One time, on Christmas Eve, Maisie ended up by herself for some time as the breaks got screwed up and overlapped each other. So, she was ringing, making drinks, and getting people the plethora of cookies that they could have and should have baked at home. As the espresso machine ran with Americano Man’s cup underneath, Maisie was getting a customer’s order and just like that, it overflowed. “Oh damn! No!” Americano Man exclaimed, reaching over the counter, and with the intention of throwing it into the trash, ended up pouring steaming hot liquid all over the floor. “I didn’t want to be like this on Christmas, but I had no choice,” Americano Man said, suddenly calm yet brimming with anger. Maisie wanted to take this man’s whole head and put it straight down into the blender. Maybe that’ll clear his conscience, she thought while remaking the drink with no fuss, wishing she were anywhere but here.

The interaction with Americano Man was short and clipped, as she no longer trusted any of these people. These people who came in with the intention of just ordering a drink and getting out of the way yet somehow making everything so complicated in the blink of an eye.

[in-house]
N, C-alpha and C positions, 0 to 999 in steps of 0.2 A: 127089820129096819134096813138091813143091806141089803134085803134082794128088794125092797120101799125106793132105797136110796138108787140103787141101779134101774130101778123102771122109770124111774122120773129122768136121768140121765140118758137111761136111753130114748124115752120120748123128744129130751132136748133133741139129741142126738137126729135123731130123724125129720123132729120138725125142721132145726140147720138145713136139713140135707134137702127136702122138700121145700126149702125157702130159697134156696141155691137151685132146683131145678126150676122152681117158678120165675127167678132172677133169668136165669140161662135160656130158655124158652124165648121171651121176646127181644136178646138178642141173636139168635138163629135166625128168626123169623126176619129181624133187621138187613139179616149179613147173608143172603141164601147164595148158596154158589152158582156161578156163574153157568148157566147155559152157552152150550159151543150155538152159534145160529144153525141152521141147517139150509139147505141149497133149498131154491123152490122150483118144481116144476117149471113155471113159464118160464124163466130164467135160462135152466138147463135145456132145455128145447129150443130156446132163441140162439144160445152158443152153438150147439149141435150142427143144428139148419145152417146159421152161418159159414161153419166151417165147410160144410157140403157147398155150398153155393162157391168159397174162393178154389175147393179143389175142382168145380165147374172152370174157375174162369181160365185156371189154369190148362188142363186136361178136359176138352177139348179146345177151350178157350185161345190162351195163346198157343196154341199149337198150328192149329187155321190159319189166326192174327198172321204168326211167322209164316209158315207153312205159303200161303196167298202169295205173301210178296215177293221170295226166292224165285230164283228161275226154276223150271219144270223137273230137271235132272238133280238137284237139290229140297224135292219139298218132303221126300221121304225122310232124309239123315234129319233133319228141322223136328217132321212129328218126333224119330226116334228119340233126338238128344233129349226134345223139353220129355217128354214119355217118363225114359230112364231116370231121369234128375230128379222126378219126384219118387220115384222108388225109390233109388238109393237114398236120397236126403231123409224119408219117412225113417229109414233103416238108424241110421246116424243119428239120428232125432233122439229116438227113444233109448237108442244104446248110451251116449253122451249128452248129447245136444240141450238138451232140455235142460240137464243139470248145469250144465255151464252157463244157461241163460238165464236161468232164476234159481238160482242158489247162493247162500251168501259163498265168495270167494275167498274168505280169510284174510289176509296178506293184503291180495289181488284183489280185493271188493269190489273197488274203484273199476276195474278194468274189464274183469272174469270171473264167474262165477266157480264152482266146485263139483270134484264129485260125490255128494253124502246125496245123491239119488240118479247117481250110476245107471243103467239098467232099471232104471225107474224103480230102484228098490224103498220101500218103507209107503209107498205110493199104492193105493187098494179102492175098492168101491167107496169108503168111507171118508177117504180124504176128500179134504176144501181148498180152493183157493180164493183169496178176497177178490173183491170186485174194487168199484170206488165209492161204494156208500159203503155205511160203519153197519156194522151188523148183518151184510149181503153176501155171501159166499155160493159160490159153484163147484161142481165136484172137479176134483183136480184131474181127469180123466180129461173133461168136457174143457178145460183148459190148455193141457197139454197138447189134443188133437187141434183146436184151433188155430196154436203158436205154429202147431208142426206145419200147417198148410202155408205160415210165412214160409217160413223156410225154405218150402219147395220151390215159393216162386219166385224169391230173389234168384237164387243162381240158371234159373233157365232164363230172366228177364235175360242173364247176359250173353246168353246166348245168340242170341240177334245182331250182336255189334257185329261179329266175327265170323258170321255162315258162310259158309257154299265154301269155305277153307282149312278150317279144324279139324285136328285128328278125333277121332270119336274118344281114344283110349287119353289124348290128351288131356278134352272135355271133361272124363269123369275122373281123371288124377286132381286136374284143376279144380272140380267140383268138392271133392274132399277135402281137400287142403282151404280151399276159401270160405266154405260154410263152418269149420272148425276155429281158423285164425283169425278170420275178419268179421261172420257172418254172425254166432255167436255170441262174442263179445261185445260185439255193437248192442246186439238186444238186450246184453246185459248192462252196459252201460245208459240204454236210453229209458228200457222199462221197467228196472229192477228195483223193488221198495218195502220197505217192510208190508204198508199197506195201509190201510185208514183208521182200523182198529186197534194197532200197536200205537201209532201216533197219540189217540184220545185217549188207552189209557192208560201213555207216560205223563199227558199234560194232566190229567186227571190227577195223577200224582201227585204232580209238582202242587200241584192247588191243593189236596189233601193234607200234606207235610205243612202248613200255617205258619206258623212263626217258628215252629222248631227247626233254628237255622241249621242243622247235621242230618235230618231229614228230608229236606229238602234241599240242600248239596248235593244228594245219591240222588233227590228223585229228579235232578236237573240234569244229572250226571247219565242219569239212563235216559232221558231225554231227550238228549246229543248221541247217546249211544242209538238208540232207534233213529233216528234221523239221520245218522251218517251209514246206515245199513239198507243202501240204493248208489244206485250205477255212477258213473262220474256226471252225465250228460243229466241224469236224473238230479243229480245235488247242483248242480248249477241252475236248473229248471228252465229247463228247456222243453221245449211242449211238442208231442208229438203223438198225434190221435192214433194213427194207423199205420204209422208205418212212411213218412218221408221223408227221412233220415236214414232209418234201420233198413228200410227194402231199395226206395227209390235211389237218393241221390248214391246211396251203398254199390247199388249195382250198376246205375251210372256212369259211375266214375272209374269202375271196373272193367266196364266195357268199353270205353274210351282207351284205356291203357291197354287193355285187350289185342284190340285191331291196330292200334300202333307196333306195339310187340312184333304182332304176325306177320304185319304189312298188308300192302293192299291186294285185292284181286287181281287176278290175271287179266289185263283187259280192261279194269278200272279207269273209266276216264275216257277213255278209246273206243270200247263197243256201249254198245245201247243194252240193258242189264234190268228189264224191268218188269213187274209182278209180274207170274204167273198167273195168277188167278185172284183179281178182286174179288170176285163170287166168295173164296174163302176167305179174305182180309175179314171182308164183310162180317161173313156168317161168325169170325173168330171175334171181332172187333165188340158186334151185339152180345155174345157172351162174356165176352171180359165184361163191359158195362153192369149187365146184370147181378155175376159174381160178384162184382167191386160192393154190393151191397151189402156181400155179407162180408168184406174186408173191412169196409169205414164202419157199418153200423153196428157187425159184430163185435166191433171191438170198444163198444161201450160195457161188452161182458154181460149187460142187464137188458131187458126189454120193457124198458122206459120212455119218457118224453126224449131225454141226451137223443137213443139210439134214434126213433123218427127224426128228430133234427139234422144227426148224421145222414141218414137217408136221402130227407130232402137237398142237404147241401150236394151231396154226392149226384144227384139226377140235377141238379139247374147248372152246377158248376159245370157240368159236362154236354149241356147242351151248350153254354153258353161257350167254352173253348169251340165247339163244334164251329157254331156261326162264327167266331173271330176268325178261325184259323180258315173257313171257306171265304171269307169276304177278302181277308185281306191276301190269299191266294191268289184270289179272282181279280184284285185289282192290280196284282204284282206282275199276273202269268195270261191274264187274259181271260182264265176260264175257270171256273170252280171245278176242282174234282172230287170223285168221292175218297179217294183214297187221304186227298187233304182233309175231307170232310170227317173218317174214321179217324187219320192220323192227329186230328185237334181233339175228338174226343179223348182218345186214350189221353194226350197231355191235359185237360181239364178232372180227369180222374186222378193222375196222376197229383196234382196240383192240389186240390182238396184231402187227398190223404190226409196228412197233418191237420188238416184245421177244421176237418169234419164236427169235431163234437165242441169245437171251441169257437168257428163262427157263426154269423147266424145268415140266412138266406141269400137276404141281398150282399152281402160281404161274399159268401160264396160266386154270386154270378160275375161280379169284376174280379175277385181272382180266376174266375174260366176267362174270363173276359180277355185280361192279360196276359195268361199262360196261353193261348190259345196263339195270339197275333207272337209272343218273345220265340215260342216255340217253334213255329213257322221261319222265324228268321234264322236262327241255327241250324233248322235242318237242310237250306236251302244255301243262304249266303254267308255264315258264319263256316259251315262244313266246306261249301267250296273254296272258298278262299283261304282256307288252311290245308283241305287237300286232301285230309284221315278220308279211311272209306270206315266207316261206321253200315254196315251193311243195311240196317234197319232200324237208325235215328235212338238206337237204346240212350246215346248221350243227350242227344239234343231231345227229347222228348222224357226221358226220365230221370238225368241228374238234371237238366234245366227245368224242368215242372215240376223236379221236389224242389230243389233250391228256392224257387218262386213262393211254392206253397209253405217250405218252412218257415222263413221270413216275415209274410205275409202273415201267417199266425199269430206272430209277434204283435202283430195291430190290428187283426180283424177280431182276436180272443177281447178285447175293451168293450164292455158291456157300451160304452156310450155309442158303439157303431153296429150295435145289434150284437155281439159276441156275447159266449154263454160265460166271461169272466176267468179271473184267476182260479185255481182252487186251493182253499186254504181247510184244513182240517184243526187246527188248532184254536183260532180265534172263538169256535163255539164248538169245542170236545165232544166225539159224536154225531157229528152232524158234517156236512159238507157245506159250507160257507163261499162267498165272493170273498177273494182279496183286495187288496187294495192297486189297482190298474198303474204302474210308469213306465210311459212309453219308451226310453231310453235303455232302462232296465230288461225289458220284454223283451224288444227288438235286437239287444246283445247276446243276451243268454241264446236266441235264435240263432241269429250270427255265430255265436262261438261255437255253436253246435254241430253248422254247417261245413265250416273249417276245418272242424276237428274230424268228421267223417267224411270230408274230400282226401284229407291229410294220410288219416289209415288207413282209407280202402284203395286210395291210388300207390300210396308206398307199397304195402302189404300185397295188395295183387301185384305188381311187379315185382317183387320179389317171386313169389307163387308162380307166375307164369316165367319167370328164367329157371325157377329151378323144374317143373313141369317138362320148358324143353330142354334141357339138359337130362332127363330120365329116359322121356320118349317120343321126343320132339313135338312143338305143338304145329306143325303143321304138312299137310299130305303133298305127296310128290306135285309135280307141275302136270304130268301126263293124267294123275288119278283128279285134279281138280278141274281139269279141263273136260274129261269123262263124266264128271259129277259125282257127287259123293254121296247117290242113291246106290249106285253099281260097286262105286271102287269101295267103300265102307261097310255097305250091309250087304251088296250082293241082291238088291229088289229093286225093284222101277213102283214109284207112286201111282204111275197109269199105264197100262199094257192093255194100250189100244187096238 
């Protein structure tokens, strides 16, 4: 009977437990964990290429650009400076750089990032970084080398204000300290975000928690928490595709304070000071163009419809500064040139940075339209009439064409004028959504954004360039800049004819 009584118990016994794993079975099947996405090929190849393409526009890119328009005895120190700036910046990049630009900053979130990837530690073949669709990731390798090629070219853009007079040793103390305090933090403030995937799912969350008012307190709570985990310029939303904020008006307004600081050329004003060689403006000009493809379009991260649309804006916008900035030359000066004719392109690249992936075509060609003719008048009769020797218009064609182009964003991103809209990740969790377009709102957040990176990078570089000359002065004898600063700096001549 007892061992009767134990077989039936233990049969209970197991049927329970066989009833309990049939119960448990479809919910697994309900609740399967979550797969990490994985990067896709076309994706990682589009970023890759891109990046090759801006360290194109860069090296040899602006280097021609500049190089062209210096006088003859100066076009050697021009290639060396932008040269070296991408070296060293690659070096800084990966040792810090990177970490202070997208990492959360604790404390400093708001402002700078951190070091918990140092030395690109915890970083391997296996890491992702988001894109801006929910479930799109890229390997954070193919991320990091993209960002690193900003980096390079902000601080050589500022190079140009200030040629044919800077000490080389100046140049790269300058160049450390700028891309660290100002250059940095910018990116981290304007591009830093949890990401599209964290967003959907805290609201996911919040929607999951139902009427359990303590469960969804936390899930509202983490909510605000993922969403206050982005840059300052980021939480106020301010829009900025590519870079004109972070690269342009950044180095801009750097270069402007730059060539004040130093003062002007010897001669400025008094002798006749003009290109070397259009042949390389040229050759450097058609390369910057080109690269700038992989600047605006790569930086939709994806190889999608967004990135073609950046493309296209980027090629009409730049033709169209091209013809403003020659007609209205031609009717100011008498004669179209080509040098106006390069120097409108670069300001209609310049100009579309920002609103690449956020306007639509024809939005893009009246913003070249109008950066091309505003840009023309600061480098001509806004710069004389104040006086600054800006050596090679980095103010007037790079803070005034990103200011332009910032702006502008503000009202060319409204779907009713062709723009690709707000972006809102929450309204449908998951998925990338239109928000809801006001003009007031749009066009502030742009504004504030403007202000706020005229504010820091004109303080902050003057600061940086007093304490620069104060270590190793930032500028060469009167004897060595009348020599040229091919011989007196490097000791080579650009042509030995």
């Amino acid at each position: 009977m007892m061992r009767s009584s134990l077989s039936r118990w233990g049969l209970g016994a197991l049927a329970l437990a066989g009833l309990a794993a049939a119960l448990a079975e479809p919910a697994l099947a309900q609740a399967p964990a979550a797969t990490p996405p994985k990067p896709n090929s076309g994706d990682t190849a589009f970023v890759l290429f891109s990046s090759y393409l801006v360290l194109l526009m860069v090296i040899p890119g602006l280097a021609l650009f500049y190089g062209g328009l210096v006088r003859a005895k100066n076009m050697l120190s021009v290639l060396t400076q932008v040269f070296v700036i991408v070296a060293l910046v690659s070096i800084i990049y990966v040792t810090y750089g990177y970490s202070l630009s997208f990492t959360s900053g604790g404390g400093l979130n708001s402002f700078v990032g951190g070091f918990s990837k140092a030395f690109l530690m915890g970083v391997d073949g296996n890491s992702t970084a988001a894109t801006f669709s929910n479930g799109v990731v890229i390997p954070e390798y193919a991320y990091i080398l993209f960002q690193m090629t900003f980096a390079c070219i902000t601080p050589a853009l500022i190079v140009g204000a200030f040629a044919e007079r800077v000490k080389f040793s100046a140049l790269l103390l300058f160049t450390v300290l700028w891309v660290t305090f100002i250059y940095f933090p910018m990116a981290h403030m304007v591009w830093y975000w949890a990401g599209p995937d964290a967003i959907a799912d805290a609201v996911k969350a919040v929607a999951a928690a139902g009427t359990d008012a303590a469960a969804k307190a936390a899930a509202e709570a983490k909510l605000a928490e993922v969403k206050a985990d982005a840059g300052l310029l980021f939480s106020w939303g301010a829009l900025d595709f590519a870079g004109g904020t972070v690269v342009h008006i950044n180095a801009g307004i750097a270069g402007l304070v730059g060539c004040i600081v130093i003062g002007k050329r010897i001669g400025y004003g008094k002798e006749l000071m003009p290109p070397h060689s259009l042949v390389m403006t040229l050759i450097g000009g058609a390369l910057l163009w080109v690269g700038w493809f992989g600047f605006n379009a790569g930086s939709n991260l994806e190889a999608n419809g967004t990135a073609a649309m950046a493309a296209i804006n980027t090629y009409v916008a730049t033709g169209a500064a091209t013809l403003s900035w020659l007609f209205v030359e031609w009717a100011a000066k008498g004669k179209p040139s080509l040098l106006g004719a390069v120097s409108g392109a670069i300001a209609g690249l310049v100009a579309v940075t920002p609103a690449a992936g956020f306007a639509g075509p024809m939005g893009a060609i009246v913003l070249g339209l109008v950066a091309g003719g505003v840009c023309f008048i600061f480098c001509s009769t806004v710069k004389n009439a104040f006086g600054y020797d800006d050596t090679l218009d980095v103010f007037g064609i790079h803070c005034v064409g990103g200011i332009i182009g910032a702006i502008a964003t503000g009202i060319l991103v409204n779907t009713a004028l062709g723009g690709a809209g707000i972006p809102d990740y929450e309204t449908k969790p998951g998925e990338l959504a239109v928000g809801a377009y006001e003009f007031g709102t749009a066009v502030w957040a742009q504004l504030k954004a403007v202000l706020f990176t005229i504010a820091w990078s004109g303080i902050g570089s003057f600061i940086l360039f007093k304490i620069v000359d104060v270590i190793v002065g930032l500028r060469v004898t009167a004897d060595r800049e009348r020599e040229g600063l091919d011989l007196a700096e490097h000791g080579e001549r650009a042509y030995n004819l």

More addicts slipped through; the fit couple who got only got one pump of mocha and nonfat milk layered on top; the older married couple who always ordered five things from the bake case and two chai lattes; and the woman whose drink order was so complicated Maisie still had to ask every time because what good would it do her to try and remember that shit?

One o’ clock rolled around and that meant it was time for break. Maisie rolled up her sleeves and wiped the counter down once more, before heading through the back. Jeremy was waiting for Leila to arrive, the most seasoned barista beyond all of them. Maisie never understood how Leila had worked here for so long, but she admired her because Maisie did not have the guts or the gall.

She pulled a Parliament from the almost empty pack and stuck the end in her mouth as she lit it swiftly. “Oh god! You would not believe this Karen that just came through!” Jeremy’s voice echoed against the pavement. He took a spot next to her and she handed him a cigarette. “Fuck tell me about it,” Maisie took a big inhale, letting the nicotine overtake her body. “She was all like I told you I wanted caramel on top of the whip! Let me speak to the manager! Like, bitch, you said you didn’t want caramel in the first place when I asked you! But, I remade that drink though and poured half a bottle of caramel in that thing so she could get the fuck up outta my face.”

“God, people are the fucking worst. Honestly. Like it’s coffee. It’s gonna go straight through them and out of their asshole.” Jeremy laughed out loud, as the ashes from the cigarette fluttered to the ground. “I know that’s right. So, what’s up with you? How’s your new boo thing?”